Baltimore Sun reporters Jeff Barker and Don Markus and editor Matt Bracken weigh in on the three biggest topics of the past week in Maryland sports.
What was your reaction to Maryland basketball guard Terrell Stoglin leaving the team after a one-year suspension, and where does this leave the program?
Jeff Barker: I felt sad for Terrell and what he had done to himself. Somebody commented to me that he's a kid who couldn't get out of his own way, and that's about right.
I hadn't known what I would think of Terrell before I met him one-on-one. I found him to be a sweet kid. But he is stubborn. You have to be stubborn -- or naive -- to repeat the same behavior multiple times until it gets you suspended for a significant period.
He was clearly a big challenge to coach, but Maryland will miss a guy who could score as many as 25 points in a half, as Stoglin did in a win over Colorado. I will long remember him attempting 20 3-pointers against Miami (he made six). Maryland must hope some big scorers emerge from among Nick Faust and a promising incoming class to help fill the void.
Who will be Maryland's go-to guy with Stoglin gone?
Don Markus: While I do think the scoring will be more balanced -- and probably would have been that way even with Stoglin -- I think the two big scorers next season have to be Alex Len and Nick Faust.
Even before the 7-foot-1 center from the Ukraine became eligible, Mark Turgeon talked about how Len might be Maryland's best player by the time the season ended. That didn't happen, but Len certainly showed flashes of being a player who could score either inside or outside. Len must emerge as a player who consistently gets double-digit points and rebounds for Maryland to be competitive next season.
I think the player who could eventually emerge as Maryland's leading scorer is Faust. I didn't understand what the fuss was for the first half of his freshman year. But Faust slowed down as the game did for him and he became a reliable scoring option aside from Stoglin down the stretch.
The thing I like about Faust is his ability to score off the dribble, and his explosiveness going to the basket. He began to hit his outside shot with a little more regularity toward the end of the season, and if he can get more reliable with that -- meaning better mechanics -- I can see him averaging 15 points next year and more after that.
How does Stoglin's exit affect incoming freshmen guards Seth Allen and Sam Cassell Jr.?
Matt Bracken: Allen and Cassell were likely members of Maryland's playing rotation even with Stoglin on the roster. But without the ACC's leading scorer, minutes for both three-star prospects just increased substantially. Allen describes himself as a combo guard, but those who saw him play his senior year at Fredericksburg (Va.) Christian and/or in the Capital Classic last month were struck by his potential at the point. Allen's a natural leader who is a very capable scorer, but he's also a guy who is comfortable in a pass-first role. I expect him to compete with Pe'Shon Howard for minutes at the 1. Those two will probably be Maryland's primary ball-handlers.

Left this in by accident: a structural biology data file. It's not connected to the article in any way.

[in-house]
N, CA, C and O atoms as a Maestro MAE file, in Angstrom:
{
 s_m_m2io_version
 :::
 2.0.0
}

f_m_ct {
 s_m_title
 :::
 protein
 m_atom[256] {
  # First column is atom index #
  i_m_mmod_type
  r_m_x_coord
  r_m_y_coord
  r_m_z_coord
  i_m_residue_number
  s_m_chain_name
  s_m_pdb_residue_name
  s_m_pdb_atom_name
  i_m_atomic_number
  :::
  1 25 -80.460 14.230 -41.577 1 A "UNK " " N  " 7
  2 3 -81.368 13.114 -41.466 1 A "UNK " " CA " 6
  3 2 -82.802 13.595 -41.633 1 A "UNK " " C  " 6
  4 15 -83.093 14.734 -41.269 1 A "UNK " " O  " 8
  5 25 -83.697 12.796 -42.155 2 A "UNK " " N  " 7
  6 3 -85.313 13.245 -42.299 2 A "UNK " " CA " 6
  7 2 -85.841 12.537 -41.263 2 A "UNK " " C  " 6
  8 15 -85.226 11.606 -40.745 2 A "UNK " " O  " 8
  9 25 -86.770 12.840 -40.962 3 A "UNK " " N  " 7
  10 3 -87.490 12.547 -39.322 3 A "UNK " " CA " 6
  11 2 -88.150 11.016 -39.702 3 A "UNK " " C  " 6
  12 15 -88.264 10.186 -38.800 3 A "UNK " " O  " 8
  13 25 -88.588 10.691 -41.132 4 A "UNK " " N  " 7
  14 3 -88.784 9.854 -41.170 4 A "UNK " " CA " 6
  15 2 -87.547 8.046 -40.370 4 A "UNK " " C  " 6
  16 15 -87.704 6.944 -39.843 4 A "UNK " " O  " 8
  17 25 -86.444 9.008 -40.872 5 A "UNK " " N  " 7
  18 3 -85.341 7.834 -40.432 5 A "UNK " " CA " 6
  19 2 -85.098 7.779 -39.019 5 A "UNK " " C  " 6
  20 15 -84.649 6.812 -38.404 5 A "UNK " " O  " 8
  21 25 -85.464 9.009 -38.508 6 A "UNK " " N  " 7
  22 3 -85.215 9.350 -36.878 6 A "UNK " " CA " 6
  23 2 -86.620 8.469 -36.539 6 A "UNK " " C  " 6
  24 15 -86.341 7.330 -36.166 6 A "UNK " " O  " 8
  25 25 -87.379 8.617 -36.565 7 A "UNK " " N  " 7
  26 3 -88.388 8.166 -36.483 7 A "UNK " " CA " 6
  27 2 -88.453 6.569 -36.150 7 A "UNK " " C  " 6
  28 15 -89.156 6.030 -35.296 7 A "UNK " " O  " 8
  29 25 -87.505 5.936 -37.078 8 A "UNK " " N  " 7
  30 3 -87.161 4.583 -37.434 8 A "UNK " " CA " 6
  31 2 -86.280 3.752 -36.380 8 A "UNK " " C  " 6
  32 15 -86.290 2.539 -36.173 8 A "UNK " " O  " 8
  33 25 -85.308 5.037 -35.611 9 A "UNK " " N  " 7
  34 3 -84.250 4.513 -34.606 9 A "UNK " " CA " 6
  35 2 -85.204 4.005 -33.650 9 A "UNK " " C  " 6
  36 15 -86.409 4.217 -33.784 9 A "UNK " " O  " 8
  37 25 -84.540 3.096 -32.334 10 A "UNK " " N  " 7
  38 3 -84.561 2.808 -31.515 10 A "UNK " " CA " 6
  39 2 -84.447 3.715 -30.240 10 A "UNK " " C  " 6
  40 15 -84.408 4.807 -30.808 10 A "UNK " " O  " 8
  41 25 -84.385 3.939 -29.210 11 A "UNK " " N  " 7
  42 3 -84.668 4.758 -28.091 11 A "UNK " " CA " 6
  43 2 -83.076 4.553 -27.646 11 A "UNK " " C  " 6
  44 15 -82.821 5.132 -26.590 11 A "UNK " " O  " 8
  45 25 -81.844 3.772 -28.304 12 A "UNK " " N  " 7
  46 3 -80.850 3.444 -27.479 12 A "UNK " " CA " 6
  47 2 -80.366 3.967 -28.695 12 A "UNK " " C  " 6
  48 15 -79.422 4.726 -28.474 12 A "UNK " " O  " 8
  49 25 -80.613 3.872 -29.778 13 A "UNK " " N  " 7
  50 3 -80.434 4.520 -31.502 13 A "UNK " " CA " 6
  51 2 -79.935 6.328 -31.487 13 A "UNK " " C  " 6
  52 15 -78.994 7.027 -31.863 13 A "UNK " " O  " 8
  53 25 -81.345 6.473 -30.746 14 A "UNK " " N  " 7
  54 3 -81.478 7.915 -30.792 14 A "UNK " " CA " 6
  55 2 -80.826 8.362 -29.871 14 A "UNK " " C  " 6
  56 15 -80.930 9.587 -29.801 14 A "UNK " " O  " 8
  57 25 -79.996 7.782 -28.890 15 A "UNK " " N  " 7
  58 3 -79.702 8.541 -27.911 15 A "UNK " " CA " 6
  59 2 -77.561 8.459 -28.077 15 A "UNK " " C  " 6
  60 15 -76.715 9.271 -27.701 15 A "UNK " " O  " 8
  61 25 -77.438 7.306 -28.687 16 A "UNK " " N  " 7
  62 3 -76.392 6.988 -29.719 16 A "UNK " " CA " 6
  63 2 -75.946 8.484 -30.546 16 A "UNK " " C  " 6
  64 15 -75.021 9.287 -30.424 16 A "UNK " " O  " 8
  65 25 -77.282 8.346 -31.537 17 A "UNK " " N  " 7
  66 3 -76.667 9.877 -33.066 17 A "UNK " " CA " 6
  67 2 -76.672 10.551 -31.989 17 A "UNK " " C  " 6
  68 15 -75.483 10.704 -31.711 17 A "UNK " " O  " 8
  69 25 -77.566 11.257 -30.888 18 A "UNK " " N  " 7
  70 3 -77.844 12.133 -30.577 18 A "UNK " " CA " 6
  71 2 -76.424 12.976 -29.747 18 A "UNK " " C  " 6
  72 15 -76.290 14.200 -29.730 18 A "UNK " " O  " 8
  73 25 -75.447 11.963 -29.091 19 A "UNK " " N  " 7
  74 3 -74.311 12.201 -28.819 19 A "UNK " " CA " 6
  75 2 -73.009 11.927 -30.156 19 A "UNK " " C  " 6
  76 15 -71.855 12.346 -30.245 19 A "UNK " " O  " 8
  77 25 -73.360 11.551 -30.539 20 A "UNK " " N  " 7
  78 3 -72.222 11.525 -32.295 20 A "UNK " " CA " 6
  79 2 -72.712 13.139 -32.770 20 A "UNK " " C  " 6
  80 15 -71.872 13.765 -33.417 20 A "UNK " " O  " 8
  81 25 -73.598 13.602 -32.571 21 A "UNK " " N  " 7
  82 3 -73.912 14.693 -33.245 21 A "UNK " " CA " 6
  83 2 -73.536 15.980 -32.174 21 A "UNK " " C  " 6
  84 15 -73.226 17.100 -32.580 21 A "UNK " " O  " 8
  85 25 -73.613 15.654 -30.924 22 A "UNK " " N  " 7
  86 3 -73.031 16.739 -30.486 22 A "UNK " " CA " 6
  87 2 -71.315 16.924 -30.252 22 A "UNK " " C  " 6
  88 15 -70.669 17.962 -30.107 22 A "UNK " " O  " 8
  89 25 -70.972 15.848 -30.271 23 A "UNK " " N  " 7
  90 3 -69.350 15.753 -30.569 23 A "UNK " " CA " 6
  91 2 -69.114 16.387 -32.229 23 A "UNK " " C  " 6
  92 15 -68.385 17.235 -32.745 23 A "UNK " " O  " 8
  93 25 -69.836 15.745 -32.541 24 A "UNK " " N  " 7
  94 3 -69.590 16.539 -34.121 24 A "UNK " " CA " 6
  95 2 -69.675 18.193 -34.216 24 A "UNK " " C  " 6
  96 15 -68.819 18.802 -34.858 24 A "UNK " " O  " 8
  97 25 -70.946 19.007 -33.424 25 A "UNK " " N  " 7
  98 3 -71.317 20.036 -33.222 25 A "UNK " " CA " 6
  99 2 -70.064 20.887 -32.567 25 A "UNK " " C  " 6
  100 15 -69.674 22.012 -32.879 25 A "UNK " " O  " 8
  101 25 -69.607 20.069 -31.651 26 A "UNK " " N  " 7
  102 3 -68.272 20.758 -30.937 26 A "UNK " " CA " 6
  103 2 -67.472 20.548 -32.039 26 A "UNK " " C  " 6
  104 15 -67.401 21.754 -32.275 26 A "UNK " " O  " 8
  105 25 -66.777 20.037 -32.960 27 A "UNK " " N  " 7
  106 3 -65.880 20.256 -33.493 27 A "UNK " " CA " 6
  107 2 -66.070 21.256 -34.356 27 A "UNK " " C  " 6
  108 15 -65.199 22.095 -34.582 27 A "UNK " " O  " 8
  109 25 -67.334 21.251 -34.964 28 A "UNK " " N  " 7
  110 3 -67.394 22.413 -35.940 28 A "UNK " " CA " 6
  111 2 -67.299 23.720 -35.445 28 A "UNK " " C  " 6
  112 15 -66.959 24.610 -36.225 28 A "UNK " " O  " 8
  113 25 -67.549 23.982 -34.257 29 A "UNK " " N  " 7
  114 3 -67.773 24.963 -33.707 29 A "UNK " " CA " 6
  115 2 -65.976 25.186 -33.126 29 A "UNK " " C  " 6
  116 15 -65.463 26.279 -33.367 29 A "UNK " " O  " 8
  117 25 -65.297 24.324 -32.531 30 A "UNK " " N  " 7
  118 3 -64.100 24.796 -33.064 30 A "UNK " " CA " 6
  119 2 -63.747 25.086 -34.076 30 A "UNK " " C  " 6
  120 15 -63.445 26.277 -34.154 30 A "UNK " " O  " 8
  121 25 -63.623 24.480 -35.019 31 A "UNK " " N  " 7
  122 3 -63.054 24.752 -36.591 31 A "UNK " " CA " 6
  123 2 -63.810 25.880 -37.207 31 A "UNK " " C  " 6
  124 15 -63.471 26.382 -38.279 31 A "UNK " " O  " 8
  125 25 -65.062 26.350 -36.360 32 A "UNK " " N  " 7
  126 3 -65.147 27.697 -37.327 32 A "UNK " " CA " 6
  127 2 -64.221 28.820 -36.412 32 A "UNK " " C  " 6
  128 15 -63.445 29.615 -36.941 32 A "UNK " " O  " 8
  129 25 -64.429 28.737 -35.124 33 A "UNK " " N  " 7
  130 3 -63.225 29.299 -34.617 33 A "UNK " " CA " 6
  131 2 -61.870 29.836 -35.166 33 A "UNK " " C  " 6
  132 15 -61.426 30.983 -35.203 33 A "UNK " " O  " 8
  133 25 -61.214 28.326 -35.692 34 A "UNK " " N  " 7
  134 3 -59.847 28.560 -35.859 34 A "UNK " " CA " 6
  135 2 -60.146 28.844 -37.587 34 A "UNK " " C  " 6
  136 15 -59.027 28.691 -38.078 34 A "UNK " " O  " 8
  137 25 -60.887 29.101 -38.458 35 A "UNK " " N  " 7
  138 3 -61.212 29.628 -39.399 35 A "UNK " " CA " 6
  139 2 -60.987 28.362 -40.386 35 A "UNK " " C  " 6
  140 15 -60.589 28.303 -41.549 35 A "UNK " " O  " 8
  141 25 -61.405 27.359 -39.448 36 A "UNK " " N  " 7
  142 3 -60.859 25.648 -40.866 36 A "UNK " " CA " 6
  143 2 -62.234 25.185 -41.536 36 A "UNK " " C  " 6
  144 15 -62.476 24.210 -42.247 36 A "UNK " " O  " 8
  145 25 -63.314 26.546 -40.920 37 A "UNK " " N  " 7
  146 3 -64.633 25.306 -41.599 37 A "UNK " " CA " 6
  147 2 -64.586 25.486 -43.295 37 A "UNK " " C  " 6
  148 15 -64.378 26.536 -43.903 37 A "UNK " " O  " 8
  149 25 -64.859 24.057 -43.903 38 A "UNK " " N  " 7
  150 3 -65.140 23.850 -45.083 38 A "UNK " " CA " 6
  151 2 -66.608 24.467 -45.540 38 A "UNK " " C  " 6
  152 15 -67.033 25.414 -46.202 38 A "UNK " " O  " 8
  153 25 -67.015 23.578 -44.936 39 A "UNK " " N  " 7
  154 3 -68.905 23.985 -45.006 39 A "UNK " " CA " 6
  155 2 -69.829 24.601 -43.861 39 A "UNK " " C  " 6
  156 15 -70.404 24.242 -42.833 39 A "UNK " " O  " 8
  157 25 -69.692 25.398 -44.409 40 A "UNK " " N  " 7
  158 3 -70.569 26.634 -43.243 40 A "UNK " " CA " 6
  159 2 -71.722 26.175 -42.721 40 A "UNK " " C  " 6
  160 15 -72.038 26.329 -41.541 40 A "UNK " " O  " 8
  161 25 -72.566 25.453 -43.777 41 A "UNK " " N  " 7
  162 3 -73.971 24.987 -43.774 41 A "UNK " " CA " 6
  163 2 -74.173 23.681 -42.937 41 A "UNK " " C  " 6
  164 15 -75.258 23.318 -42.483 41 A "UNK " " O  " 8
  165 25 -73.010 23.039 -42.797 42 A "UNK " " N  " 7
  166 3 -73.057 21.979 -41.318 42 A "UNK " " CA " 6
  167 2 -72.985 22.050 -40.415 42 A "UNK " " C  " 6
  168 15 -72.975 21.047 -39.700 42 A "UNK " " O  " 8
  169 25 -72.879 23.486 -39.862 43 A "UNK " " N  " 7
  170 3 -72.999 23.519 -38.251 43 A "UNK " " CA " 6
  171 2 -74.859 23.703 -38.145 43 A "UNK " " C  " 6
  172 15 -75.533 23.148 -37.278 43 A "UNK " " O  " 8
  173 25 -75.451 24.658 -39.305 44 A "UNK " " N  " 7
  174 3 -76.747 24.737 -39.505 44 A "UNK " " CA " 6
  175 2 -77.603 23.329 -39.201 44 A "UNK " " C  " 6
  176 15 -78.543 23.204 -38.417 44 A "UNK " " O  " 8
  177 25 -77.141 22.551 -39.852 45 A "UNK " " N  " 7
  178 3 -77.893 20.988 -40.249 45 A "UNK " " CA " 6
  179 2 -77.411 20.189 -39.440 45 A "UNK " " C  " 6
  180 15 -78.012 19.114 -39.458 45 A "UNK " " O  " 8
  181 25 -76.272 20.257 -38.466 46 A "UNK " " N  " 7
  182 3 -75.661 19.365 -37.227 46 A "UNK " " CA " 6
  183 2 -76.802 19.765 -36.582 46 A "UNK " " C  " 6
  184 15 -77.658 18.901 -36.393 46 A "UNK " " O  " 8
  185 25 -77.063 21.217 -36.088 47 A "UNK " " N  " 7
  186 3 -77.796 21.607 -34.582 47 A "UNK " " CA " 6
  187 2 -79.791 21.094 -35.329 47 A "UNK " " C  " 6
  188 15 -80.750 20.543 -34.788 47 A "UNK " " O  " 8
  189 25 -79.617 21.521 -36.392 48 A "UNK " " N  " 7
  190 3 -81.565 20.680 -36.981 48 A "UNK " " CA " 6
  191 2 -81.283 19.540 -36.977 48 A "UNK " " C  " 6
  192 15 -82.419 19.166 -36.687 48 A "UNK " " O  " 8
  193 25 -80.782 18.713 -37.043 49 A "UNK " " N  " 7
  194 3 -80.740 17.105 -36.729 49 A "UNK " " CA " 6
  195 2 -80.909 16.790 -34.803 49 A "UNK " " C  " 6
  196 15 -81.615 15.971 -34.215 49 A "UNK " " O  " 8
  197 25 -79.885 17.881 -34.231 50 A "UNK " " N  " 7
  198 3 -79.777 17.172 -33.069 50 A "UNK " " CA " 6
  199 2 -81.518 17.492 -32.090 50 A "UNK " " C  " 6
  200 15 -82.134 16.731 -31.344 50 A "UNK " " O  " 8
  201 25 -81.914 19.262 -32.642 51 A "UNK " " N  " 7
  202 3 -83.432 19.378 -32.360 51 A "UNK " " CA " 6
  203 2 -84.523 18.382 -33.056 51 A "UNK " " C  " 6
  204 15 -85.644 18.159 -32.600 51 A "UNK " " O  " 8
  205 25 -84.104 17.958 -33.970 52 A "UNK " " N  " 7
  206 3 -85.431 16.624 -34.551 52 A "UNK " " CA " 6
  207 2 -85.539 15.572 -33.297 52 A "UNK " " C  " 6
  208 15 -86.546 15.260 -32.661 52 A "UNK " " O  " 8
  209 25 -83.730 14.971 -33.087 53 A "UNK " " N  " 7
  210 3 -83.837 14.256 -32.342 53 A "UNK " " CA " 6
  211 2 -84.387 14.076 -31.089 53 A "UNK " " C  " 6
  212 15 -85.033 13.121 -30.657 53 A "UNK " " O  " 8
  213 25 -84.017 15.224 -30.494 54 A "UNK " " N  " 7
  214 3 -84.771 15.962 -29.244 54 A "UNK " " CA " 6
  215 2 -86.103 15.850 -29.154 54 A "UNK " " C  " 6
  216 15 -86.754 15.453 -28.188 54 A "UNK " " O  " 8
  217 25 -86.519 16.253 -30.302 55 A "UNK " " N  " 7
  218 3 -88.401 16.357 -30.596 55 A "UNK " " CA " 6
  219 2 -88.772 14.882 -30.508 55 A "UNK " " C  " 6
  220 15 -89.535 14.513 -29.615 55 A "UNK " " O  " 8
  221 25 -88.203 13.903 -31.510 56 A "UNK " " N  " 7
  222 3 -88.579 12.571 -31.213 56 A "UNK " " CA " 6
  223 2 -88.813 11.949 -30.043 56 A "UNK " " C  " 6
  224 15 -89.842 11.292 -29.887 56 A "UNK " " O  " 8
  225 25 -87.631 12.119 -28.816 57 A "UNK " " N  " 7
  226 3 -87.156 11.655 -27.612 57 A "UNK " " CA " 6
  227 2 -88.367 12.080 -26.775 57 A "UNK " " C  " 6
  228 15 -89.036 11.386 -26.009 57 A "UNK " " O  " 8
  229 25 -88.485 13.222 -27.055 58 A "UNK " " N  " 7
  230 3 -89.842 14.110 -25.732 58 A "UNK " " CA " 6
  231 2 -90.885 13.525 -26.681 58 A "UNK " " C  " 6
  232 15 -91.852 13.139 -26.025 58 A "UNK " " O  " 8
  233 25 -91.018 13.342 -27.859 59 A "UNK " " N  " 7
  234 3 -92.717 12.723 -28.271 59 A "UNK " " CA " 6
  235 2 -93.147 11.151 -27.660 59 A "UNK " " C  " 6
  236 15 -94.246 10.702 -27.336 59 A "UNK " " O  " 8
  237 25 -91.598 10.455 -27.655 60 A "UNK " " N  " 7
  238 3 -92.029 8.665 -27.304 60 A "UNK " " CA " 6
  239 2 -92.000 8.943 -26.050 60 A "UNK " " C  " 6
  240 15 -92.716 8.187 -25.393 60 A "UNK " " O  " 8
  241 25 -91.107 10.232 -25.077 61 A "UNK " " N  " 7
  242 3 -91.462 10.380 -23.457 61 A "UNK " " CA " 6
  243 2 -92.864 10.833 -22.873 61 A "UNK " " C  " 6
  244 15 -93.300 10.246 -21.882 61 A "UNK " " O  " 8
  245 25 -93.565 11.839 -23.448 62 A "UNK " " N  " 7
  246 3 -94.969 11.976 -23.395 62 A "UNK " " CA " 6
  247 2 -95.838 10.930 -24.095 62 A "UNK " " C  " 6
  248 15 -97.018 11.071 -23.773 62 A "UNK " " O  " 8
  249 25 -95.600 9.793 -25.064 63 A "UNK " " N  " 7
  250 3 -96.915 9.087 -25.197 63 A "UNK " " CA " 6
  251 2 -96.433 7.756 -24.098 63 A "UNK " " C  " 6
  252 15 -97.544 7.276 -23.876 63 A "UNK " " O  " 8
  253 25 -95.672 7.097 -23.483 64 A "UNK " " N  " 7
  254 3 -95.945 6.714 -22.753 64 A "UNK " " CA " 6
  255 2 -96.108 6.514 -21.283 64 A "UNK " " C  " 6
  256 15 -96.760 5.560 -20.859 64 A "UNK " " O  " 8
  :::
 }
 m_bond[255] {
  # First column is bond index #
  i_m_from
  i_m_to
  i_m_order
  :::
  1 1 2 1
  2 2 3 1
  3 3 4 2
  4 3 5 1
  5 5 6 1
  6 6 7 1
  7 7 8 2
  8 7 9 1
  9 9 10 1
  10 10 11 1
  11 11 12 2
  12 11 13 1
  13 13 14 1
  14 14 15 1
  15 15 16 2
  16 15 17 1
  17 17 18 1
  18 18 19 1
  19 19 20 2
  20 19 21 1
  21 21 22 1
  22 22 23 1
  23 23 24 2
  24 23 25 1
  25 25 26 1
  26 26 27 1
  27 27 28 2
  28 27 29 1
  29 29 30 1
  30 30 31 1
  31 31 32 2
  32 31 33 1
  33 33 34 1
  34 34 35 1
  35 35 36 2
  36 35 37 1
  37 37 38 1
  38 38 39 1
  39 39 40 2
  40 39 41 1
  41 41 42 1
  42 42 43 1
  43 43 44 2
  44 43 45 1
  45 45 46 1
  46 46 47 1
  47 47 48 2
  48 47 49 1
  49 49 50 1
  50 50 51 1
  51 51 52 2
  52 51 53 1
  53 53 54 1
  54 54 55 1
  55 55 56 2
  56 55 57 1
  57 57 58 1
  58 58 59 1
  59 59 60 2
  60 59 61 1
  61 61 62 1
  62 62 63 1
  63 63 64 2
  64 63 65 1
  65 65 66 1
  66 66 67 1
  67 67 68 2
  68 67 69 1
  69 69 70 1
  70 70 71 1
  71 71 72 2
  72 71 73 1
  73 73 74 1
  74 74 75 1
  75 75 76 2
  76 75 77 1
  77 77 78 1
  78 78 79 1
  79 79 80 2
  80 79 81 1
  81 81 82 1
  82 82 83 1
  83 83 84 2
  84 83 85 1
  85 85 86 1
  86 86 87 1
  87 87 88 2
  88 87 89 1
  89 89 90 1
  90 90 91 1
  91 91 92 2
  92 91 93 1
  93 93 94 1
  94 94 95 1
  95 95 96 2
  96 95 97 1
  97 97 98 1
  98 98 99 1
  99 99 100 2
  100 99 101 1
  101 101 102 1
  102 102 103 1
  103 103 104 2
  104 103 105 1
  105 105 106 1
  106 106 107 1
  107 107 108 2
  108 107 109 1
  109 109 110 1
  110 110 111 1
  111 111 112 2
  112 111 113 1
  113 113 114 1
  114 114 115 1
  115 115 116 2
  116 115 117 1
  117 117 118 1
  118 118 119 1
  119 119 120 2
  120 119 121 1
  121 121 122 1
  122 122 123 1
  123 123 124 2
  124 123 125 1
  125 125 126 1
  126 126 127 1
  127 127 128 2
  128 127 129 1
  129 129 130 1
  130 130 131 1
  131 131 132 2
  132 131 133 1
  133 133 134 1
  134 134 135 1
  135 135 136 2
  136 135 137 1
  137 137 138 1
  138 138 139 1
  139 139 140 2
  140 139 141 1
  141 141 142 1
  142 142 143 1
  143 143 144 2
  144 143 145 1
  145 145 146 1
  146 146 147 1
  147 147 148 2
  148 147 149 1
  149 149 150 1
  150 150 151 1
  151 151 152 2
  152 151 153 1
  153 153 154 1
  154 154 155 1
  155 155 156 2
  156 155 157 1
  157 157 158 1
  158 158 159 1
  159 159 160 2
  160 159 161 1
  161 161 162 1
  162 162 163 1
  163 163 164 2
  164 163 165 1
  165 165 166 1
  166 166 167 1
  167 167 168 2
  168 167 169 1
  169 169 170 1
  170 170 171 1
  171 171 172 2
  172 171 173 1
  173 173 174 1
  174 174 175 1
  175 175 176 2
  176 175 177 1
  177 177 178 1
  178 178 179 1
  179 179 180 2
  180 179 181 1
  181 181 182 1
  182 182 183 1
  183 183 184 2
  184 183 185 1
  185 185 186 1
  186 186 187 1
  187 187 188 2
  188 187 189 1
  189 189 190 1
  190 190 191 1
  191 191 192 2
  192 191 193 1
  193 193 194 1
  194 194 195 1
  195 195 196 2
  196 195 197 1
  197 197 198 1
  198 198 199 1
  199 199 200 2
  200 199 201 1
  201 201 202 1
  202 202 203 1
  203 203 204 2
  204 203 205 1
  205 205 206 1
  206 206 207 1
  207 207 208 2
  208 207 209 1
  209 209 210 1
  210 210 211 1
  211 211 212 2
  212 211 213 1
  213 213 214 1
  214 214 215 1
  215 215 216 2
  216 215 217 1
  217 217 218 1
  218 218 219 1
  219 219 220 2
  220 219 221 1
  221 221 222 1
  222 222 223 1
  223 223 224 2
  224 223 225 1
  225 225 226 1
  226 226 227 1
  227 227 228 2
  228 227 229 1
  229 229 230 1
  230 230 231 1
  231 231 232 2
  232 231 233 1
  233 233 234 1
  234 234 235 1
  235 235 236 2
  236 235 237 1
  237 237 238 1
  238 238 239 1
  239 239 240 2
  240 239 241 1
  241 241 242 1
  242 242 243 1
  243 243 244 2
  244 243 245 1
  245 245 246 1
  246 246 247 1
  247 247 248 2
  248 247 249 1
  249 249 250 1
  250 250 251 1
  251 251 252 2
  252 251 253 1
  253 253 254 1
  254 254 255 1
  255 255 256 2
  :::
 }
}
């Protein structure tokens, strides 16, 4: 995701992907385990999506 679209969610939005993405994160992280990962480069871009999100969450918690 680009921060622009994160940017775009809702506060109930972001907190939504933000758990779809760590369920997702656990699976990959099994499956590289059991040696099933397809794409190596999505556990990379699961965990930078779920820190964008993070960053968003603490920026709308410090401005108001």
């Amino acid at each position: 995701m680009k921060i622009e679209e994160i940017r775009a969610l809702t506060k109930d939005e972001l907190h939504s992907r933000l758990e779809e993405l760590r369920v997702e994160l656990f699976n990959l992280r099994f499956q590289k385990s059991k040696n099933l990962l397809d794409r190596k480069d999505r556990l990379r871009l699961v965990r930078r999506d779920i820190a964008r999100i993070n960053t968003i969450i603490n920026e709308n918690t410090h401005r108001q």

Cassell also considers himself a combo guard, and he can certainly run the point in a pinch. But as his prep school coach Ryan Hurd once said, Cassell "is a ballplayer above all else." To try to replace Stoglin, Maryland needs a volume scorer who's not afraid to take big shots. I don't think anyone would expect Cassell to totally fill those shoes by himself, but the Baltimore native does possess a somewhat similar skill-set to Stoglin.
The last time I saw Cassell play was at the Bmorehoops.com All-Star Game at The Dome in East Baltimore last August. The 2012 game was the quintessential all-star event in the sense that defense was nowhere to be found and probably 60 percent of the field-goal attempts were dunks. But Cassell stood out by making seven or eight 3s of the ridiculous, step-back variety. They were the types of triples where you think, "Wow, that shot has no chance of going in" or simply, "What is he doing?" And then the 3 would fall and everyone would go crazy. Cassell did the same thing with Nike Baltimore Elite last summer and with Notre Dame Prep over the fall and winter. At some point, you have to acknowledge that there's nothing at all fluky about his game. Cassell's style may look a bit unorthodox, but he has proven over and over again that he's an elite outside shooter. The ACC is certainly a different animal, but doing it on the Nike EYBL circuit and in the New England Preparatory Schools Athletic Conference -- the highest levels of AAU and prep school -- cannot be discounted.
If Maryland wanted to cut ties with Cassell after he re-opened his recruitment in March, nobody would have blamed the coaching staff. But Mark Turgeon and Co. clearly saw something in him and refused to give up. Now Cassell will have a chance as a freshman to prove the Terps staff right by making up for some of Stoglin's lost production.